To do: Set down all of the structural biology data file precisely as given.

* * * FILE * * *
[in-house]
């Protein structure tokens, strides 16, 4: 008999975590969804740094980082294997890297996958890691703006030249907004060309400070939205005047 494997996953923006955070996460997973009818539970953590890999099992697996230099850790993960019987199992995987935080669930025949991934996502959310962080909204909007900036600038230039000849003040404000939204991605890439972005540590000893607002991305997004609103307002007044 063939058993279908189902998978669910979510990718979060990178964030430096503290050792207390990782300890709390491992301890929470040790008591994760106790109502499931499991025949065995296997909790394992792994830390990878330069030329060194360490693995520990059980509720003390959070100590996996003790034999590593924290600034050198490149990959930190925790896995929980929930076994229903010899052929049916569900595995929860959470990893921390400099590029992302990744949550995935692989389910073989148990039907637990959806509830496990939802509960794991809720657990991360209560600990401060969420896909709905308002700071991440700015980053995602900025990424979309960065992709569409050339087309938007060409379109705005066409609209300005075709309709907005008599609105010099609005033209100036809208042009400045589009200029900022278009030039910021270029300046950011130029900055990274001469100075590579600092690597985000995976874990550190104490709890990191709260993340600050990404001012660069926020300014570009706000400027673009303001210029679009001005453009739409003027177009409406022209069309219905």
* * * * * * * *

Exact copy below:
[in-house]
């Protein structure tokens, strides 16, 4: 008999975590969804740094980082294997890297996958890691703006030249907004060309400070939205005047 494997996953923006955070996460997973009818539970953590890999099992697996230099850790993960019987199992995987935080669930025949991934996502959310962080909204909007900036600038230039000849003040404000939204991605890439972005540590000893607002991305997004609103307002007044 063939058993279908189902998978669910979510990718979060990178964030430096503290050792207390990782300890709390491992301890929470040790008591994760106790109502499931499991025949065995296997909790394992792994830390990878330069030329060194360490693995520990059980509720003390959070100590996996003790034999590593924290600034050198490149990959930190925790896995929980929930076994229903010899052929049916569900595995929860959470990893921390400099590029992302990744949550995935692989389910073989148990039907637990959806509830496990939802509960794991809720657990991360209560600990401060969420896909709905308002700071991440700015980053995602900025990424979309960065992709569409050339087309938007060409379109705005066409609209300005075709309709907005008599609105010099609005033209100036809208042009400045589009200029900022278009030039910021270029300046950011130029900055990274001469100075590579600092690597985000995976874990550190104490709890990191709260993340600050990404001012660069926020300014570009706000400027673009303001210029679009001005453009739409003027177009409406022209069309219905």